Massachusetts’ $64 billion car economy
For more than 100 years, Americans have had a love affair with our cars.
Cars symbolize freedom, the ability to go where we want when we want, something that has become embedded in the American experience.
Just don’t ever think that freedom is cheap or entirely borne by the car owner.
A Harvard Kennedy School report released this month puts a $64 billion annual price tag on the total cost of keeping 4.5 million private passenger cars and light trucks rolling on Massachusetts roads.
That $64 billion figure includes road construction and maintenance costs to the commonwealth of Massachusetts and to local cities and towns. It also assigns a dollar amount for congestion, injuries due to traffic crashes, greenhouse gas emissions and even the land use value of parking lots, along with direct consumer costs – financing, gas, maintenance, insurance, etc. – for those who drive vehicles.
The cost of what the Harvard study refers to as “the vehicle economy” is almost certainly much higher here in Washington.
Not only does our state have more people – Washington and Massachusetts rank 13th and 15th, respectively, for population among the 50 states – but Washington is more than eight times bigger when it comes to geographic area.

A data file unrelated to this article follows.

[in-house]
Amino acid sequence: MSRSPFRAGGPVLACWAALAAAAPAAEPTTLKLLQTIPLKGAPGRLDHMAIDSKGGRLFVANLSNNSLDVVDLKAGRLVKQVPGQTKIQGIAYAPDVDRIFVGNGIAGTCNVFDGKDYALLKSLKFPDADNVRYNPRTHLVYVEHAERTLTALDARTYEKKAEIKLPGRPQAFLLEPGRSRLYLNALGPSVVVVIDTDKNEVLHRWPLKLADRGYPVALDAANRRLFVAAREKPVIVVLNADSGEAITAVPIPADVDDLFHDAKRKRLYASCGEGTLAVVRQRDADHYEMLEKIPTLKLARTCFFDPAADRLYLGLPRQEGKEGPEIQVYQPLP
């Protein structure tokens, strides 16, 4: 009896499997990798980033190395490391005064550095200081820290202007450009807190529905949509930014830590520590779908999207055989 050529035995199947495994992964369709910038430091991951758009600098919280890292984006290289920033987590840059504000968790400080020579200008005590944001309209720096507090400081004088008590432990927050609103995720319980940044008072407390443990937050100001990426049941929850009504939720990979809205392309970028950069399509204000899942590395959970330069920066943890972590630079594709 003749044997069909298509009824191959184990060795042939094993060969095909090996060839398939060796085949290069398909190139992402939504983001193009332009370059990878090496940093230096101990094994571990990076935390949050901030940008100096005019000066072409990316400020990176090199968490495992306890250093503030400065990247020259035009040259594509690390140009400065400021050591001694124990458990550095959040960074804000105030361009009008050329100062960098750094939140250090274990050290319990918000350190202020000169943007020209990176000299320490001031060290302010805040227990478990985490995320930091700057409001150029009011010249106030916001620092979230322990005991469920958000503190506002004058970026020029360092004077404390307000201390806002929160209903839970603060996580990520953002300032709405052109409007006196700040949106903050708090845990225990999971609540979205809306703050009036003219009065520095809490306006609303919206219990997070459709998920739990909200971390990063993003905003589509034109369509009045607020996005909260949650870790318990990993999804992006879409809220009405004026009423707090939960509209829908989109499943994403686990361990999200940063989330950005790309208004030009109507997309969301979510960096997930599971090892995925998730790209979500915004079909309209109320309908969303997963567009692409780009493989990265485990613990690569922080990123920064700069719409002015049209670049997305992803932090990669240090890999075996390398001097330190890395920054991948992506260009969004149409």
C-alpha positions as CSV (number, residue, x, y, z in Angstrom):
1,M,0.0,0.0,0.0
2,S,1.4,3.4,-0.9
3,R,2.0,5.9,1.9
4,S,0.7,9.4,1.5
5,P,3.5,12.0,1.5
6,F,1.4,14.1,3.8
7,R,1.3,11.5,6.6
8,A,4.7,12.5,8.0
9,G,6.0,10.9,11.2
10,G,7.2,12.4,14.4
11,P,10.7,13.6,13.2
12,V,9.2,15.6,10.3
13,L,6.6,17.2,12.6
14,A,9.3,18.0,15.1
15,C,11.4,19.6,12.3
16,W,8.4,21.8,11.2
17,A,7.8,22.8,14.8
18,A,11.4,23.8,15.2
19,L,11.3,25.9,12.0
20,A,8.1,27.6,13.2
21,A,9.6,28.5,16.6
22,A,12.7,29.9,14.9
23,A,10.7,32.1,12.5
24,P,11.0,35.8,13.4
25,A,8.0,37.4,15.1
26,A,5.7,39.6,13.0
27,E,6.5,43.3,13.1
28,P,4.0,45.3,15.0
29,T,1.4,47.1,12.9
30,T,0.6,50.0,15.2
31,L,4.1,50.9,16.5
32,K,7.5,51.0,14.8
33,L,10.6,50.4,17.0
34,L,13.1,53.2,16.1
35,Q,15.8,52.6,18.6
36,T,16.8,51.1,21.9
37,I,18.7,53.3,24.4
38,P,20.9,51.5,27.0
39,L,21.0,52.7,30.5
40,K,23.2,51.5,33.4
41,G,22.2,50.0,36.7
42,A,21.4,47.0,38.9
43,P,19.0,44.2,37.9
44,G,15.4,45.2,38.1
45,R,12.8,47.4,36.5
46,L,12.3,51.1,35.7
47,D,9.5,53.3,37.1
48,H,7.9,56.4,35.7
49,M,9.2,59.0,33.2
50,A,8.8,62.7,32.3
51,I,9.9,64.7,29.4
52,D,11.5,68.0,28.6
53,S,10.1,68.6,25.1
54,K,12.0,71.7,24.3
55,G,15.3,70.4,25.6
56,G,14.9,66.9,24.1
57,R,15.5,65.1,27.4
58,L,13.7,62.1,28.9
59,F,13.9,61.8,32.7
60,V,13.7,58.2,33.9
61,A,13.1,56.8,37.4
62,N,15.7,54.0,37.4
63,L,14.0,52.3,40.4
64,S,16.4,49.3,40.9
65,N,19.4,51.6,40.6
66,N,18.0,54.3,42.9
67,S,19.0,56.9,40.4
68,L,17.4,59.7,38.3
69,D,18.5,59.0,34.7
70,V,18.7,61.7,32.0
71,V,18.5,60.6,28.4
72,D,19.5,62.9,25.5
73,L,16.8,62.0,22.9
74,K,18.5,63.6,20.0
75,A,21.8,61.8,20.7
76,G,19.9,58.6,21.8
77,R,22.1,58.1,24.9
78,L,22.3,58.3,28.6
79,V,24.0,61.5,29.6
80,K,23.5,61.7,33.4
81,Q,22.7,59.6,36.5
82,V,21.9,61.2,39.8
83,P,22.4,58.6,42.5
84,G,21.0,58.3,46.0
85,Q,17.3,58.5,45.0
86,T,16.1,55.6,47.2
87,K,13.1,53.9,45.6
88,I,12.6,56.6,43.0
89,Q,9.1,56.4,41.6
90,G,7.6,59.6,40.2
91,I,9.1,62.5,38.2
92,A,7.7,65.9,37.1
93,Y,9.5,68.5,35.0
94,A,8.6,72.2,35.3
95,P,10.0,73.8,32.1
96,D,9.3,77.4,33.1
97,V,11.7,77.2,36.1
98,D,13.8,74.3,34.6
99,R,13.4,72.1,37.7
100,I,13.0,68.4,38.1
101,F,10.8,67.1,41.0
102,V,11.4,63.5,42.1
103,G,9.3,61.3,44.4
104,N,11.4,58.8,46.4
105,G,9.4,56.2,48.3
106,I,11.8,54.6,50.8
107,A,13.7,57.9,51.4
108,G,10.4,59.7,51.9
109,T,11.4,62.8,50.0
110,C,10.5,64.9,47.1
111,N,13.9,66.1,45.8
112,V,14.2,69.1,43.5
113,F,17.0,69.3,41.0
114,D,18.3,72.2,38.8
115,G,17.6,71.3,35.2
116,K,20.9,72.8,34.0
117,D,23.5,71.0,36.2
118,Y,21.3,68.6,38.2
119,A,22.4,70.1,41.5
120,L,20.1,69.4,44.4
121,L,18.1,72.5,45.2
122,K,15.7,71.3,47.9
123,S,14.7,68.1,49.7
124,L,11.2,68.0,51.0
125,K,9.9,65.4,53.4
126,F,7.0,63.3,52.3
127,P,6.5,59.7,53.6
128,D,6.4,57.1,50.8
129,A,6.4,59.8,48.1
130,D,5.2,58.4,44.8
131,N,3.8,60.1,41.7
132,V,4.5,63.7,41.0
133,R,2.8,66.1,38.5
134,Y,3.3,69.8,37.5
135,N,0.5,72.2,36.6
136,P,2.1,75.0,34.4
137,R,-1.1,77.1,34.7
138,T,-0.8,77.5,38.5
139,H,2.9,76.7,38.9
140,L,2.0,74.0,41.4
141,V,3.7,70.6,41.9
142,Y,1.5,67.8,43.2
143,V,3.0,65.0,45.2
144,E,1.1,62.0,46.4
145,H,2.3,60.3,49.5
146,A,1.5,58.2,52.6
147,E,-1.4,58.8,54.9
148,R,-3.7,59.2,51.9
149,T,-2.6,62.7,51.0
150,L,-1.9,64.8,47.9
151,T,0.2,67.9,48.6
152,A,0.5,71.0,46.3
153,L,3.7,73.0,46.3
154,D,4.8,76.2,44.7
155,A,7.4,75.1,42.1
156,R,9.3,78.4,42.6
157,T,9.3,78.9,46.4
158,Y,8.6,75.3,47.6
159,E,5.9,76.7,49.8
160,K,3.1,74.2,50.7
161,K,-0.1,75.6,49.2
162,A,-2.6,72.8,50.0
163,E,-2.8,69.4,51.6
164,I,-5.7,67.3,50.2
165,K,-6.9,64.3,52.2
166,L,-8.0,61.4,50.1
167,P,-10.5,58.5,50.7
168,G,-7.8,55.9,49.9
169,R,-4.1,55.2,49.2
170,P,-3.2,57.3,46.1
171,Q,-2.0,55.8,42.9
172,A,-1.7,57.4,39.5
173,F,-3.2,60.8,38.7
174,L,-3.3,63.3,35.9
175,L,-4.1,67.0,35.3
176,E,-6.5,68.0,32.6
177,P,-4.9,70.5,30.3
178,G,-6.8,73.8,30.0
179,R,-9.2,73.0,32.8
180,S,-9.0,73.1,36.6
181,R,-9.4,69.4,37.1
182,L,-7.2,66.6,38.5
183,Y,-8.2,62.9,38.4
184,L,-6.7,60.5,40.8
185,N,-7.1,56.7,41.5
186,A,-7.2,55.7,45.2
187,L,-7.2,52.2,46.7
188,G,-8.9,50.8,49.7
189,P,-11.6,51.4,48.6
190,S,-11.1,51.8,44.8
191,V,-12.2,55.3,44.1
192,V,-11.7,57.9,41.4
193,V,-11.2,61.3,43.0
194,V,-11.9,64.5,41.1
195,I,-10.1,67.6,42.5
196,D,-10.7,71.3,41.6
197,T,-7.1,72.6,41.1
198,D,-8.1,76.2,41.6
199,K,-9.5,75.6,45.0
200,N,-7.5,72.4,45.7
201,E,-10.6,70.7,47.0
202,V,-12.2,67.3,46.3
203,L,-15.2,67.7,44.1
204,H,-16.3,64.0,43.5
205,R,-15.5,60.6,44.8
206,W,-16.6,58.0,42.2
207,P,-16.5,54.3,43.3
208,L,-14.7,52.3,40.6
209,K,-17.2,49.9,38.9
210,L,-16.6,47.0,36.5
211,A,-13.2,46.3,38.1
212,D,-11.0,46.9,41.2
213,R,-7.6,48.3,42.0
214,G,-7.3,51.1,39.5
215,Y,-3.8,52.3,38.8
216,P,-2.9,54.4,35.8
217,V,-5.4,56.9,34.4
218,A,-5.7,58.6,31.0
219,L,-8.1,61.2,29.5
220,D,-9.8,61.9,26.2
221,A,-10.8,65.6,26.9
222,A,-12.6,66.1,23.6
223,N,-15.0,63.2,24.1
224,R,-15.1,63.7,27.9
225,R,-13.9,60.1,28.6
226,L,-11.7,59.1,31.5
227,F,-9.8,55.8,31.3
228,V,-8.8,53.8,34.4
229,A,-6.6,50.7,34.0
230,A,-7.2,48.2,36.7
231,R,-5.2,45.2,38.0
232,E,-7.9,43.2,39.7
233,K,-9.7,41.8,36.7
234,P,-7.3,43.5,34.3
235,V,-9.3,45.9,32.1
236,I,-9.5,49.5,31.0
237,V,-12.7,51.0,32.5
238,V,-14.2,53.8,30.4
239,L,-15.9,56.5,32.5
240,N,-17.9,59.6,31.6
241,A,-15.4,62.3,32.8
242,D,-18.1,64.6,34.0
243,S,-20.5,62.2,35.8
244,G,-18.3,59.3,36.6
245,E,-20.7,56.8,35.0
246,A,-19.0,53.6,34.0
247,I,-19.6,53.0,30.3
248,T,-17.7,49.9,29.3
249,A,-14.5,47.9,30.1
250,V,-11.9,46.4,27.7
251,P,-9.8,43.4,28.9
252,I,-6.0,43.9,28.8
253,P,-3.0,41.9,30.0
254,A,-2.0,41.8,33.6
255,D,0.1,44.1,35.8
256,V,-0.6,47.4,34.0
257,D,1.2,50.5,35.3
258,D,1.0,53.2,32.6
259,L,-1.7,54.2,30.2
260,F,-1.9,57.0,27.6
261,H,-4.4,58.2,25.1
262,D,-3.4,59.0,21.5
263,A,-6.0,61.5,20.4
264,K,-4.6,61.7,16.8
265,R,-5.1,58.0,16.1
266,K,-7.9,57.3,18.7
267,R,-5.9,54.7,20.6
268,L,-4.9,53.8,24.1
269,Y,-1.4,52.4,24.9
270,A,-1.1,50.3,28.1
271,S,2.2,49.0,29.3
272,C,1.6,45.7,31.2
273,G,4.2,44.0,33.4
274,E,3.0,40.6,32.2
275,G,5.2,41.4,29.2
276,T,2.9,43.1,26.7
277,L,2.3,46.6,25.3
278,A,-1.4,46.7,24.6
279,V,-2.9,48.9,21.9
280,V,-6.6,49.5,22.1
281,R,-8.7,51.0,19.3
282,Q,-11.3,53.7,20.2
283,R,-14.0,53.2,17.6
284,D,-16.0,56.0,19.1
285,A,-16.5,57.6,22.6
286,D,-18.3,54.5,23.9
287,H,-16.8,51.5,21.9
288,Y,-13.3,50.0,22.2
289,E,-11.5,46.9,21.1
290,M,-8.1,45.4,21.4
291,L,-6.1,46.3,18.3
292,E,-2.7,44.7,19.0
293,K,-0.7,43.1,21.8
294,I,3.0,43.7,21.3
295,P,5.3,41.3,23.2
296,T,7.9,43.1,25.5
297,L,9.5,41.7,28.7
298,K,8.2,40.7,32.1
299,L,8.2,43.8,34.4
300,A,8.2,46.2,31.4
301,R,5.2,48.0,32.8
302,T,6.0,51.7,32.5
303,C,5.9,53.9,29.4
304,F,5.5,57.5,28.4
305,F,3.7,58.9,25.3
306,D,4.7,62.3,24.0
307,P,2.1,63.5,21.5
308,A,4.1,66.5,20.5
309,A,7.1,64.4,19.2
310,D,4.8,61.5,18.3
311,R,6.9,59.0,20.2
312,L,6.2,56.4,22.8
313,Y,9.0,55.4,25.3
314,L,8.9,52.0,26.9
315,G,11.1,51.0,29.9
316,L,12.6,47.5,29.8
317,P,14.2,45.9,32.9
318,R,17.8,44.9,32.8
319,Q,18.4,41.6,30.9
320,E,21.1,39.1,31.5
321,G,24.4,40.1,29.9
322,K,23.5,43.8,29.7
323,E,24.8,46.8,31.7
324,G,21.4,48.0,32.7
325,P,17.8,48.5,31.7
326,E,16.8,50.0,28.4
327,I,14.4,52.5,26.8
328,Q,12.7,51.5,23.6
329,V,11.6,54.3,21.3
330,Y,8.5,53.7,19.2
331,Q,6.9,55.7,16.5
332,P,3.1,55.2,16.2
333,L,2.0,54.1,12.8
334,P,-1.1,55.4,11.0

Commuting patterns aren’t likely to change anytime soon. As state Rep. Vicki Kraft, R-Vancouver, pointed out in a Dec. 15 opinion piece, a PEMCO Insurance Co. poll last year found that 94 percent of respondents in Washington and Oregon most often drive themselves to work. (Full disclosure: I am part of that 94 percent.)
“Most commuters are simply not going to abandon the use of their cars to get to work,” Kraft wrote.
Kraft and others advocate for construction of a third bridge between Vancouver and Portland over light rail or bus rapid transit, which she writes would “barely move the needle toward congestion relief.”
For the failed Columbia River Crossing, the Federal Transit Administration was prepared to provide $850 million to extend light rail to Clark College, a figure that included rail tracks, trains, transit stations and even Park & Ride lots.
The Harvard Kennedy School study concluded that consumer costs paid by vehicle owners cover about 44 percent of the annual $64 billion bill in Massachusetts, with the public picking up the rest. These public costs total about $14,000 per family in Massachusetts, regardless of whether they own a vehicle.
“Often, policymakers and the public confront huge price tags to update or expand public transportation systems,” Stevie Olson, a Harvard Kennedy School student and lead author of the report, said in a statement. “These costs are usually one-time investments. Our findings throw these estimates into perspective by providing a comparison of the annual costs of motor vehicle infrastructure.”
Just more food for thought in the transit and third bridge debate.